Anyway, many of the fictional books I've read this year have been really good reads, but I had to narrow it down to those I've found unputdownable (my criteria for star rating as well). I must say I don't tend to read many of the big names, other than John Le Carré and Deon Meyer, and I haven't read any of theirs this year at all (except J le C's memoir, which will be in my other post). So below are the books and authors that have really stood out for me in the past twelve months. You'll probably notice I am a big crime mystery and detective fiction fan!

Carol Hedges: Rack and Ruin; Wonders and Wickedness
I read both books this year and just loved them. Carol Hedges' ability to evoke Victorian London, mix it with social comment, a few grisly crimes and some wonderful lead and cameo characters is just superb. I love Stride and Cully, Lilith and all the other 'regulars' as well as the new stories and characters each book brings.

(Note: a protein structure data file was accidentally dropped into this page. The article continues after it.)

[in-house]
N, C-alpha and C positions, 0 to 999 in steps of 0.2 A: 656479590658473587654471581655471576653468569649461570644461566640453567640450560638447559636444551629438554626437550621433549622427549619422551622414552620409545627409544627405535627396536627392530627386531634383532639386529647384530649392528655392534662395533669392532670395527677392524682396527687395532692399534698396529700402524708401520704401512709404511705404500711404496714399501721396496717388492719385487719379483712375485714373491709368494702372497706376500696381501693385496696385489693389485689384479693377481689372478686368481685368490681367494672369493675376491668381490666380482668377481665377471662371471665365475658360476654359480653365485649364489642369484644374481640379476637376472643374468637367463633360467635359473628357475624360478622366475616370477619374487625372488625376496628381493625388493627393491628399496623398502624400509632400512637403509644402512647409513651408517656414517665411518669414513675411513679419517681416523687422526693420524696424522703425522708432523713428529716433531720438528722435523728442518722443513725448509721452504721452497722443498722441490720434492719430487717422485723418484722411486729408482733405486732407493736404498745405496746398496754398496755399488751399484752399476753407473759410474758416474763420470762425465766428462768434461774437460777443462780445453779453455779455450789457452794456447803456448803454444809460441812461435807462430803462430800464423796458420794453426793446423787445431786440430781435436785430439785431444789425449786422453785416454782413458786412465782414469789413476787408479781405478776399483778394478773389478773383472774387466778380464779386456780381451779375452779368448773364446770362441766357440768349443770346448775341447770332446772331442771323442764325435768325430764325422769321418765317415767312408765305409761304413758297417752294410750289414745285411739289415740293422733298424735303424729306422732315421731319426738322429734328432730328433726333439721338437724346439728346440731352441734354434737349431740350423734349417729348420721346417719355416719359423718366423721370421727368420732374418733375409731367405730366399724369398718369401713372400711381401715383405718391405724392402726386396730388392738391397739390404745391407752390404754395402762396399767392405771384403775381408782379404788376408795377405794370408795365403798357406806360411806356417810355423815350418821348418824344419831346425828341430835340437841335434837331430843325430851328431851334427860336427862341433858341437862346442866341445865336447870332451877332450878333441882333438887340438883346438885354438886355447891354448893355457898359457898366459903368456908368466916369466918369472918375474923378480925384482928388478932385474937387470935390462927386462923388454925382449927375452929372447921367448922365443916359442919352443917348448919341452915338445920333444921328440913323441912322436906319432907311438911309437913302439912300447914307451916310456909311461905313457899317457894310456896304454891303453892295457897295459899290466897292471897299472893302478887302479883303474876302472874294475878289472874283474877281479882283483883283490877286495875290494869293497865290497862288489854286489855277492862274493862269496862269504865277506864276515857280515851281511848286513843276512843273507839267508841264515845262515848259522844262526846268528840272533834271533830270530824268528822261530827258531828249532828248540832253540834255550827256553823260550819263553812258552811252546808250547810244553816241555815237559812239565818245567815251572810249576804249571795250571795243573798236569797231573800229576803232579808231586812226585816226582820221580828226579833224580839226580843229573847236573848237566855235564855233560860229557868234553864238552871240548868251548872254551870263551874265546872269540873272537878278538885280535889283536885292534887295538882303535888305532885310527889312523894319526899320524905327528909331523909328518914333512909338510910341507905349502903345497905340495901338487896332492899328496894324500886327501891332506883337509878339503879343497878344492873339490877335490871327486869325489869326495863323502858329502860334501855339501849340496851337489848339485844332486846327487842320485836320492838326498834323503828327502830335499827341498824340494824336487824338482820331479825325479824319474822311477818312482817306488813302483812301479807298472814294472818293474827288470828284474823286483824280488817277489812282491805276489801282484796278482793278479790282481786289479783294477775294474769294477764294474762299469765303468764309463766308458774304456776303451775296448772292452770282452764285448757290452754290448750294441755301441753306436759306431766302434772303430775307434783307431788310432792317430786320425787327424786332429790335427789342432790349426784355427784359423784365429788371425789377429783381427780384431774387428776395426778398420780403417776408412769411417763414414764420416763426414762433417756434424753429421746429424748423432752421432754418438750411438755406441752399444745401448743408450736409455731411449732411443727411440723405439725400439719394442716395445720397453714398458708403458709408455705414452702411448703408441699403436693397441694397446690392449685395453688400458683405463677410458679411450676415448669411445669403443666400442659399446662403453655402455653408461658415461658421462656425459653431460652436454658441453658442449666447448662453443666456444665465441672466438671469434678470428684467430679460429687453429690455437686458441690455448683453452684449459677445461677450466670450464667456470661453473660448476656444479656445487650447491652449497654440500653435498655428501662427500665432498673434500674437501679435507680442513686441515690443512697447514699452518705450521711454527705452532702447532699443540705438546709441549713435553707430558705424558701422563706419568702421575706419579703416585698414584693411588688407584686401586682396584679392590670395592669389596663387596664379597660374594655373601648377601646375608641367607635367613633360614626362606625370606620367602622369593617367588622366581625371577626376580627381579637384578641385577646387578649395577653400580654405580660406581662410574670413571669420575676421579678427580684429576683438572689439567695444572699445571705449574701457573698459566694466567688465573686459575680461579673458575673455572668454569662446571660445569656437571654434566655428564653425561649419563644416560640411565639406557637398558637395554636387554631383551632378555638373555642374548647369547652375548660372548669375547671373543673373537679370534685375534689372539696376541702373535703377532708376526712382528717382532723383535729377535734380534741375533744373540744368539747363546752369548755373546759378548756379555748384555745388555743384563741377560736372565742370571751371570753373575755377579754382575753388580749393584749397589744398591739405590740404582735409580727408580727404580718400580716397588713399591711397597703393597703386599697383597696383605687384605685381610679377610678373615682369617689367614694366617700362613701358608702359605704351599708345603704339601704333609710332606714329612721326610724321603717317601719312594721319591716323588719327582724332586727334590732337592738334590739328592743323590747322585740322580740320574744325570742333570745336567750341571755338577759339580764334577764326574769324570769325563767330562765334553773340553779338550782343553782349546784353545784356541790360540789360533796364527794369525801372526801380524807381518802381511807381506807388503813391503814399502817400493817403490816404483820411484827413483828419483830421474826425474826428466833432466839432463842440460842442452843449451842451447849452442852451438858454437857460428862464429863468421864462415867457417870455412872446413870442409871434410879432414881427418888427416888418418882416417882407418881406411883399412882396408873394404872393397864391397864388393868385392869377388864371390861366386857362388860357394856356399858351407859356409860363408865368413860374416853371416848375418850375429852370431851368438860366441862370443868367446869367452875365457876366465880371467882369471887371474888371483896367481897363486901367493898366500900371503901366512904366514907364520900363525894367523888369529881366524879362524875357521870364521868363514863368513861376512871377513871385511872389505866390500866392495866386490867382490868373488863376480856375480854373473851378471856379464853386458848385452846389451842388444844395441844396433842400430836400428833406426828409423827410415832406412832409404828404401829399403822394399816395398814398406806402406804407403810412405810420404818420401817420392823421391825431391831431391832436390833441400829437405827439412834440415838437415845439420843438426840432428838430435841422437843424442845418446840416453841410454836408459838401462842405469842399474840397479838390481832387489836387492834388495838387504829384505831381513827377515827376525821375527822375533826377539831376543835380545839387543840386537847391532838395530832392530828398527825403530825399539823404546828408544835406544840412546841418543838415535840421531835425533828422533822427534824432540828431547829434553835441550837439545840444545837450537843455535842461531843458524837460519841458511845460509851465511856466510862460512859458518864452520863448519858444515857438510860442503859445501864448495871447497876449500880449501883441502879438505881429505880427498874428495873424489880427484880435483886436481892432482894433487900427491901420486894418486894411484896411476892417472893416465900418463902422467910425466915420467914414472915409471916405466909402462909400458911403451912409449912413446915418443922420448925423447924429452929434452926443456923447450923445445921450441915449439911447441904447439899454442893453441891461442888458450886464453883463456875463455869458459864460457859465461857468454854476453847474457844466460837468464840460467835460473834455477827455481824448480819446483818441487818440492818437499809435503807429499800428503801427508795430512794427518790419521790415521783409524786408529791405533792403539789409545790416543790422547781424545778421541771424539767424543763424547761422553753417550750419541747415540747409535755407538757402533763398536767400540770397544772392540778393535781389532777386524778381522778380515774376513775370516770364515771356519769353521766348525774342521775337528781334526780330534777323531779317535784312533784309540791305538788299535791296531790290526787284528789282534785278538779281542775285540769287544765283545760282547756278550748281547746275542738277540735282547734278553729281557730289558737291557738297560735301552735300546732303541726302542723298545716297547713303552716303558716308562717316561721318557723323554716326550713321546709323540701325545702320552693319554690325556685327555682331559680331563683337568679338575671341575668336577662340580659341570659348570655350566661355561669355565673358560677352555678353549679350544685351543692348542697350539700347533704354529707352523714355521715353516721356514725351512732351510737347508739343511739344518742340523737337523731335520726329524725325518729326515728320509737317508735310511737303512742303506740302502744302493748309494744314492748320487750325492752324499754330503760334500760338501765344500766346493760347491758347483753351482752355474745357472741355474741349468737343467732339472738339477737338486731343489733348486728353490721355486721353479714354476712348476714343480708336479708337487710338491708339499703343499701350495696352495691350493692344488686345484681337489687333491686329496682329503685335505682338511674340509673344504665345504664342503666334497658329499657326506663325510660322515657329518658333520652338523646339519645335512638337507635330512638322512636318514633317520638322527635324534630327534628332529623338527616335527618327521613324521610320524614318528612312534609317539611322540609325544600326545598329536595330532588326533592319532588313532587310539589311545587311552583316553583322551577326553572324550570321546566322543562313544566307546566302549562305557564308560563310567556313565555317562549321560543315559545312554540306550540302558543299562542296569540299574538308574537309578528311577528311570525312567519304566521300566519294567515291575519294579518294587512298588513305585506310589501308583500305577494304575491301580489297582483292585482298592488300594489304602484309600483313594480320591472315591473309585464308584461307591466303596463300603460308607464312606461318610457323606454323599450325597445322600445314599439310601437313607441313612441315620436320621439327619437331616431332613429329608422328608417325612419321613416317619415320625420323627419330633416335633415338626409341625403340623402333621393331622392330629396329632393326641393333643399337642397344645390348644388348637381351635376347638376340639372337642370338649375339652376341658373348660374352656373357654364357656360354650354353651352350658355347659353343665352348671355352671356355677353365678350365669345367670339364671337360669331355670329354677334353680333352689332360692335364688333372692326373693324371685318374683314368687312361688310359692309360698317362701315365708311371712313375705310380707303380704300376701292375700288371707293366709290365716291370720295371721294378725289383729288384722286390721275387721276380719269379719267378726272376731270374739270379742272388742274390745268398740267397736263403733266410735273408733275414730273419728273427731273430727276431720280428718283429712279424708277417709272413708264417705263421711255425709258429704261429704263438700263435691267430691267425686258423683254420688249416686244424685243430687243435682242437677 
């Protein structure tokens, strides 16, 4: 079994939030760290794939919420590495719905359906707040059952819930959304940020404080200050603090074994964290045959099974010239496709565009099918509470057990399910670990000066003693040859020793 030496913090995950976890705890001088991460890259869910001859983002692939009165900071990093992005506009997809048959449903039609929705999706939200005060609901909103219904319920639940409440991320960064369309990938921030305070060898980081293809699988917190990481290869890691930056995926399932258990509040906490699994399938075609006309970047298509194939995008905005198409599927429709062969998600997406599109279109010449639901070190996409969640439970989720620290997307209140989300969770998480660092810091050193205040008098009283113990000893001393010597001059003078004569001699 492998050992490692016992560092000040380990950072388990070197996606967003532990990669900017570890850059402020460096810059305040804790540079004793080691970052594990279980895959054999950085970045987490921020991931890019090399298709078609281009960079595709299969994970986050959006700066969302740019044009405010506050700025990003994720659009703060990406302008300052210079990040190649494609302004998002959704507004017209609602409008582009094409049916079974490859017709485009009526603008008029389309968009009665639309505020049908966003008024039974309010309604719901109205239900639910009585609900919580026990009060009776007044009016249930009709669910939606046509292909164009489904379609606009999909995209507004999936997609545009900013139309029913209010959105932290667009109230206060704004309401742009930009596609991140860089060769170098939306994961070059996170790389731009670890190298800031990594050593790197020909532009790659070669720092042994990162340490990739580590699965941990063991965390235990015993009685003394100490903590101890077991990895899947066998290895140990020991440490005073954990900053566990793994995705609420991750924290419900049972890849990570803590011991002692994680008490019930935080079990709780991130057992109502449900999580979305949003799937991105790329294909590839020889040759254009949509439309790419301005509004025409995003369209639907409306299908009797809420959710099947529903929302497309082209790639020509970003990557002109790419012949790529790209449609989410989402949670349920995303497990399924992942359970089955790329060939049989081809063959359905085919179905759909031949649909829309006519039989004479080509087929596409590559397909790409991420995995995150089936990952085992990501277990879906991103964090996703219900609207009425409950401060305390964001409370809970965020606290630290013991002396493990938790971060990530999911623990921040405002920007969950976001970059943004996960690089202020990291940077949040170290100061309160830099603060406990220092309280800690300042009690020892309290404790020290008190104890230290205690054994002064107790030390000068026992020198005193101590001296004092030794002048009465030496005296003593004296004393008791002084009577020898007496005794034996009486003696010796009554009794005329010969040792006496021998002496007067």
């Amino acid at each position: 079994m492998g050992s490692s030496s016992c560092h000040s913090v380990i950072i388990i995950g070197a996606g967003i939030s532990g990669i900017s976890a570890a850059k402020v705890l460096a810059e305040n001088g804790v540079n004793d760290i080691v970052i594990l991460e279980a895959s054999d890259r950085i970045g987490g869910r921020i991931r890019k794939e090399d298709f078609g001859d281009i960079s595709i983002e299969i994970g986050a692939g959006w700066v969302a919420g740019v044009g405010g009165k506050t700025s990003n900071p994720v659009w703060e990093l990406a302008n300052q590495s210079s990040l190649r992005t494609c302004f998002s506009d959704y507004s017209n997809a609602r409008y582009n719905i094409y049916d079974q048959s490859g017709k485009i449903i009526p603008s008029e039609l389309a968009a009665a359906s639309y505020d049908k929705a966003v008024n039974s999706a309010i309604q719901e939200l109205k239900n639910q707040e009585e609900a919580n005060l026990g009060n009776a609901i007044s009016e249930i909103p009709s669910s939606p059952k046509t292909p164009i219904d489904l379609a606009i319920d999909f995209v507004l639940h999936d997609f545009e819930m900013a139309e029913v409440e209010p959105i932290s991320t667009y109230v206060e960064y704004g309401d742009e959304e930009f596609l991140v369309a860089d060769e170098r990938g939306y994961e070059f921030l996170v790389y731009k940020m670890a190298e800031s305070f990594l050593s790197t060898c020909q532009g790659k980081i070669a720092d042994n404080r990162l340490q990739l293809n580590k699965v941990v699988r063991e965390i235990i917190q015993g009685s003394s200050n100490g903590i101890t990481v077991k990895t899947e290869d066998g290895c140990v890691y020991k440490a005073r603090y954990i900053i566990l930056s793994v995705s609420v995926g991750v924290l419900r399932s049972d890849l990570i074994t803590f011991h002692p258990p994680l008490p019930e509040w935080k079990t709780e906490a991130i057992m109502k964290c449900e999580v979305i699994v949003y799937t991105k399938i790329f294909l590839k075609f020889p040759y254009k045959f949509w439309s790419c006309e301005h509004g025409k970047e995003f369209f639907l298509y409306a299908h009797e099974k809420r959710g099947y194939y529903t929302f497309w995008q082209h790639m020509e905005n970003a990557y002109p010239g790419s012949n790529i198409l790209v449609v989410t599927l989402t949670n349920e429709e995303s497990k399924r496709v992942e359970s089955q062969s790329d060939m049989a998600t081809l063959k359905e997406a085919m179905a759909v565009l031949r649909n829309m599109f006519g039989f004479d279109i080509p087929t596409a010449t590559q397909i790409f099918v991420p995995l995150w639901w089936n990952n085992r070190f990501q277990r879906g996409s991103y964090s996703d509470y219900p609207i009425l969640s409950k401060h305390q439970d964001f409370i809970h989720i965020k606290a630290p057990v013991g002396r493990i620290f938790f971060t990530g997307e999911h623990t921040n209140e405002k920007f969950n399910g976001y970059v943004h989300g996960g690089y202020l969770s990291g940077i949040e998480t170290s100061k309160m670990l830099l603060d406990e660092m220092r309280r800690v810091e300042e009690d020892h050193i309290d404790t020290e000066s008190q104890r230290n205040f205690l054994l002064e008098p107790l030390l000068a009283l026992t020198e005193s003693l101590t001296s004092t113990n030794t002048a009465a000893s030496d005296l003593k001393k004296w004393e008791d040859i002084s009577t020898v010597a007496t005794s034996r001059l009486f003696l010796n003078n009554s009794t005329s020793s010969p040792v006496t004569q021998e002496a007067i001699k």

Terry Tyler: Tipping Point; Lindisfarne
I've read all Terry Tyler's books and for me, these two are just amazing, the magnum opus of her writing. I never read post apocalyptic books as a rule, but since these are so character driven, I found them utterly compelling. The first, Tipping Point, is about what happens to survivors when a deadly virus kills the majority of the British population; the second continues the story of those survivors when they attempt to form a new community on the island of Lindisfarne. Incredibly realistic and so well written!

L M Krier:  Only The Lonely; Wild Thing; Walk On By